How accounts payable fraud can affect small companies
There are often many opportunities for accounts payable fraud to occur in the small business environment. This article explains how accounts payable fraud can occur, how it may affect your small business and what you can do to eliminate this potential problem.
How fraud can affect a small company
Accounts payable fraud is one of the easiest an employee can commit, but it is often one of the hardest to detect, therefore it is a real threat to any company. A common way accounts payable fraud is perpetrated involves setting up a ‘bogus’ supplier in the accounting system, which is used to supply fake invoices for payment and then transferring funds from the company’s bank account to another bank account, which is usually that of an employee within the company.
Some readers may think that this attempt at defrauding the company would never work, but in the technological world we live in and the fact many people have access to computers, sophisticated design programs and printers, it is not too difficult to produce reasonably genuine looking invoice that can easily be slipped in a bundle of genuine invoices for some unsuspecting and lazy manager to authorise for payment.
Another fraud is where accounts payable staff use genuine suppliers to buy goods and products from for their own personal use and pay for them with company funds.
Accounts payable fraud is nothing less than theft and the main consequence of this is the extraction of cash out of the company. The decrease in cash may have knock on effects such as:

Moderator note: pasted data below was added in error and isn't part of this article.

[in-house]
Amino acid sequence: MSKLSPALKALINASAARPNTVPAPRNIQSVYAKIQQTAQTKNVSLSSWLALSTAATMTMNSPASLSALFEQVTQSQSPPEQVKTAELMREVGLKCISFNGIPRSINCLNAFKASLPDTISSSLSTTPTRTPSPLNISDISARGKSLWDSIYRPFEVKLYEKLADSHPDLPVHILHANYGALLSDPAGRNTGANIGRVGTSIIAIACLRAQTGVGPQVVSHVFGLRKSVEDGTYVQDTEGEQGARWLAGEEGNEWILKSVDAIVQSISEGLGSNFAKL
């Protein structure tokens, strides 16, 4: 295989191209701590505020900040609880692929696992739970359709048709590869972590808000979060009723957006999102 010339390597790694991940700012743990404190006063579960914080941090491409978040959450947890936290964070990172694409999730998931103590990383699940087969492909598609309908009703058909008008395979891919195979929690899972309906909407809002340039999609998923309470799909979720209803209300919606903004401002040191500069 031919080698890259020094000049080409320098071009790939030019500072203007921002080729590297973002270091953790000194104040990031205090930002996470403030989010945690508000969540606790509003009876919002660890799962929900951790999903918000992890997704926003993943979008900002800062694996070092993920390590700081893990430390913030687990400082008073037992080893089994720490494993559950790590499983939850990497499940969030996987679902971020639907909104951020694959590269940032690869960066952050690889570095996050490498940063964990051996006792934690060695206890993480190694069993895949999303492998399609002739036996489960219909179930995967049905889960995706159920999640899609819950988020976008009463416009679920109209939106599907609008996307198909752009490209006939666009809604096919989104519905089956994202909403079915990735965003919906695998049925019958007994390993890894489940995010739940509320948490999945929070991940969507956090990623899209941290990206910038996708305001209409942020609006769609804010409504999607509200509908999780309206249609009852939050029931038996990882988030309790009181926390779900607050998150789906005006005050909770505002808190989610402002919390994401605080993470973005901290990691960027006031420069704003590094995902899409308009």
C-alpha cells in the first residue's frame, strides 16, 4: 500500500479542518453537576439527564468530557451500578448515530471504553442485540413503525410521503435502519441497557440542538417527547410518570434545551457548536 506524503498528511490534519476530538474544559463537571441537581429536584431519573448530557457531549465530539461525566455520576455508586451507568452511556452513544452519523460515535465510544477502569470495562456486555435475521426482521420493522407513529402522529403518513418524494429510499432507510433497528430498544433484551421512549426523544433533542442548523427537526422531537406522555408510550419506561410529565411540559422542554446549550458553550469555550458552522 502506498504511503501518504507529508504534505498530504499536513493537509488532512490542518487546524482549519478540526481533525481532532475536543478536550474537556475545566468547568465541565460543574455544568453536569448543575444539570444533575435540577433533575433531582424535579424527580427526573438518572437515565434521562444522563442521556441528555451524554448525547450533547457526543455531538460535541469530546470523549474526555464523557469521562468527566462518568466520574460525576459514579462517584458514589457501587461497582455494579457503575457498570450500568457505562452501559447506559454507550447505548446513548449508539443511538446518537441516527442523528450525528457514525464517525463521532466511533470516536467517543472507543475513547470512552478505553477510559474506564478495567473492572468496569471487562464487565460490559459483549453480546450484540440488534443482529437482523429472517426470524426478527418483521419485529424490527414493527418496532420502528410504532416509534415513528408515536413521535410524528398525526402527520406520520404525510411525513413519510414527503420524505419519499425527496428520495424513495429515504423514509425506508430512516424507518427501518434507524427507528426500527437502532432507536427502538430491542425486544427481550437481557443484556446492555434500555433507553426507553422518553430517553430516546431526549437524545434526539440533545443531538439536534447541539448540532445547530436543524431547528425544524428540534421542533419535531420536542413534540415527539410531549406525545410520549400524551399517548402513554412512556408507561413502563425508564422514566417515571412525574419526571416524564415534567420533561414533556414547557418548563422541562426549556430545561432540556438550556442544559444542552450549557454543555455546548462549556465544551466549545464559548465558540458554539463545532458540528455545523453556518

i) Causing the company to become overdrawn and incurring bank charges and interest. In Extreme cases the company may seek short term funding, such as an overdraft extension or bank loan which will incur further costs.
ii) Payments to genuine suppliers may have been delayed in order to pay the bogus supplier and any early settlement discounts available may be lost. In addition, paying the genuine suppliers late may result in interest and charges payable to the supplier.
iii) In extreme cases late payment to genuine suppliers may adversely affect the trading relationship, resulting in a lost supplier. If the goods bought from the suppliers are readily available from other sources this may not create too many issues, however if the supplier provides a unique product that is key to the company this could be more problematic.
So how do you ensure your company doesn’t suffer from accounts payable fraud? In order to combat fraud and identify any potential fraud before it happens, the company needs to implement a purchases control system, which is a pre-defined step by step way the company buys stock. From the purchase requisition to the ordering of the goods to the receipt of the goods to the final payment to the recording of the transaction in the financial records each step must be done in a specific way and checked or authorised by management at each and every step. Some may see a purchases control system as an overkill and unnecessary but it not only detects fraud but it also serves as a deterrent.
A strong purchases control system consists of segregation of duties within the company. This means that no single person is responsible for the whole of the purchasing function. If possible, split the purchasing function into distinct separate parts and allocate each part to a different person. Using this method the risk of fraud is greatly reduced, although there is still the possibility the employees may collude together but this is quite rare. If there are any concerns over collusion you need to replace your staff with more trust worthy individuals.
In smaller companies there is not usually the man power available for segregation of duties and it is not uncommon for the same individual to carry out all the functions of the purchases system. In these cases the control is achieved by close director involvement. In these instances the director must ensure it is vigilant in checking the requisitions, delivery notes and purchase invoices very carefully and does not become complacent. In these situations it is advisable the director retains control over the payment of the purchase ledger since this is the last action to be completed before the funds leave the company’s bank account.